A modern anchor: David Muir (@DavidMuir), anchor and managing editor of ABC World News Tonight, uses social media to stay connected with his audience. This Q&A with him appears in Chapter 1, Forces at the Gate: An Active Audience.
You started in television news more than 20 years ago. The media landscape looked quite different then. How has new media impacted journalism since your early days in newsrooms?
I vividly remember working in local news when the primary purpose for a station’s website was to simply post pieces from a newscast that already aired. Reporters or anchors would often say, “for more on this, go to our website.”
In today’s environment, social media allows us to engage in a living, breathing conversation with the viewer all day long. I think the bar is much higher for what viewers will be interested in online. They don’t want to watch a report they’ve already seen on television. There is an expectation we will deliver something they didn’t see or something with added value, and rightly so. It provides us with an opportunity to take the audience along on the journey, and we’ve used it during reporting trips to the Syrian border on child refugees and during our historic conversation with Pope Francis.
You’re constantly connecting with the audience through social media, especially Twitter. How have these platforms changed your relationship with the audience?
Viewers have been given a voice in a way that wasn’t even possible a few years ago. We learn immediately on Twitter or on Facebook about a question viewers want asked during a presidential primary debate or of factories that want us to profile them for our Made in America series. I love that. Viewers are helping to drive the conversation.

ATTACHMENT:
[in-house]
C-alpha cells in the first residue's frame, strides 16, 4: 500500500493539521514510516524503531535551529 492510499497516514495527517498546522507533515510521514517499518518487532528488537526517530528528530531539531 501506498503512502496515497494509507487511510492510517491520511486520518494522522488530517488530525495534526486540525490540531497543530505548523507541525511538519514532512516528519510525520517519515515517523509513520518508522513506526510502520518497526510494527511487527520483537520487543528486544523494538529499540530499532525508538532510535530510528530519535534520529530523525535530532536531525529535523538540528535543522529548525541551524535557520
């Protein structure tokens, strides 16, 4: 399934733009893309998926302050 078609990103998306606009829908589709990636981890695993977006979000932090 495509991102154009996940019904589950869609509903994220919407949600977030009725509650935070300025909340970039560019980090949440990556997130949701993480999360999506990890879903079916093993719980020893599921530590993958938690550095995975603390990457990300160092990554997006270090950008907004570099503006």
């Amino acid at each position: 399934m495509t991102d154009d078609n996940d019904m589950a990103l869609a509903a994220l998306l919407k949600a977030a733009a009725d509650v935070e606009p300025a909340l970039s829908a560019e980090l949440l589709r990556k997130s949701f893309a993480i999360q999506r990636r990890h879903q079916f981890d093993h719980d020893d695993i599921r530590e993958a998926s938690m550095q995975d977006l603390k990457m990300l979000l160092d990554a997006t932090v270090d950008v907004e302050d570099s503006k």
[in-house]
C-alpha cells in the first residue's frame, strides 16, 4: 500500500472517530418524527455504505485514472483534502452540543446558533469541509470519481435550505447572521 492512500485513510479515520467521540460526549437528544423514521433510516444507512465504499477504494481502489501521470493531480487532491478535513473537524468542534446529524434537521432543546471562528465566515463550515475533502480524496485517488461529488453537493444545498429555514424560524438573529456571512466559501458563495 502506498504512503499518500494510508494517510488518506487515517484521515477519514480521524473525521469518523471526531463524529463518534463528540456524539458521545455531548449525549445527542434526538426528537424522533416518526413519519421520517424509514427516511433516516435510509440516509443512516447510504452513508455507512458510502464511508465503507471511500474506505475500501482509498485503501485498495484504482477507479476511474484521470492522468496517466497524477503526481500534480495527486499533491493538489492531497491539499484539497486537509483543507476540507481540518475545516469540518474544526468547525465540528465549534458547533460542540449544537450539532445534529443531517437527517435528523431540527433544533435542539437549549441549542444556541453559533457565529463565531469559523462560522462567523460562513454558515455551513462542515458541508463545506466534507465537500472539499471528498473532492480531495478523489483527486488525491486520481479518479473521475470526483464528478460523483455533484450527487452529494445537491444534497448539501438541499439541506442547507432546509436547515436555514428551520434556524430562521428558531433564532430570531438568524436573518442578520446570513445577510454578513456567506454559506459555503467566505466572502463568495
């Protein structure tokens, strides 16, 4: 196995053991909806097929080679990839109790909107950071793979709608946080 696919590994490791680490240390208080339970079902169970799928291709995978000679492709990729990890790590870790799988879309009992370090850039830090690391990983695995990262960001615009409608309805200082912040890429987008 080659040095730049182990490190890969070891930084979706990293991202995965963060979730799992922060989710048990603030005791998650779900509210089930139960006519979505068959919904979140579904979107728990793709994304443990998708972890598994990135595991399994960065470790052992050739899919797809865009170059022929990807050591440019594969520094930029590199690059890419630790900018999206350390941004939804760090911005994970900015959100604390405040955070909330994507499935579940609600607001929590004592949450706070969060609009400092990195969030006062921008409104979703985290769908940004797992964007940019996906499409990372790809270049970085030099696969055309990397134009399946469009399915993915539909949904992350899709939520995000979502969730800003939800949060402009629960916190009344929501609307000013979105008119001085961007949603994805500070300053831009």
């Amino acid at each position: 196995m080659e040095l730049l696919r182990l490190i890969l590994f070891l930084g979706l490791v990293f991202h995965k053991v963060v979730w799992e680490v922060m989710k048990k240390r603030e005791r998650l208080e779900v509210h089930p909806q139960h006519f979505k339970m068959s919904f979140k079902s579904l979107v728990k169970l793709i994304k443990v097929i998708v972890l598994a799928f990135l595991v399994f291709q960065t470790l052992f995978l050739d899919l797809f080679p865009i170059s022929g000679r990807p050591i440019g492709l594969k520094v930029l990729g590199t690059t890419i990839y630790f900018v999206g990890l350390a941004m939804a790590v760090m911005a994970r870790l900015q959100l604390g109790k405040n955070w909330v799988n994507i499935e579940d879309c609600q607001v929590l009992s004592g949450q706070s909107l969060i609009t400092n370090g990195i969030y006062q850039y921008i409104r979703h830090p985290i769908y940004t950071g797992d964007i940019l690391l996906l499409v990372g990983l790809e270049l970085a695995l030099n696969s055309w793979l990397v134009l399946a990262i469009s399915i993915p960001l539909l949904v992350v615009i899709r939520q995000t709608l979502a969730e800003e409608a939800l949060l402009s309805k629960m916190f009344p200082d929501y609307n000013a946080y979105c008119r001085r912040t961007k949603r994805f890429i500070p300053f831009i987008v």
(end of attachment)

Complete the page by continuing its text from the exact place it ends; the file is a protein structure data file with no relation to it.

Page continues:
I grew up watching Peter Jennings, and I have long said he was masterful at having a conversation every night with America, but that conversation now truly goes both ways. Viewers can communicate with me before, after, and during the newscast, and they do.
Describe how you use social media on a daily basis. (That’s you tweeting from @DavidMuir during commercial breaks, right?)
I tweet during commercial breaks, but I’m not necessarily tweeting or posting on Instagram to drive people to their TV. I’m on social media, because America is on social media. And I believe our broadcast should reflect how people are living their lives. People are documenting their own lives in ways we never could have imagined. It’s helped to build an army of citizen journalists who capture moments with their own phones that, when combined with the proper context, can give us a window into something we never would have seen.
Each chapter of the book includes a From the Newsroom section that features perspectives and insights from journalists.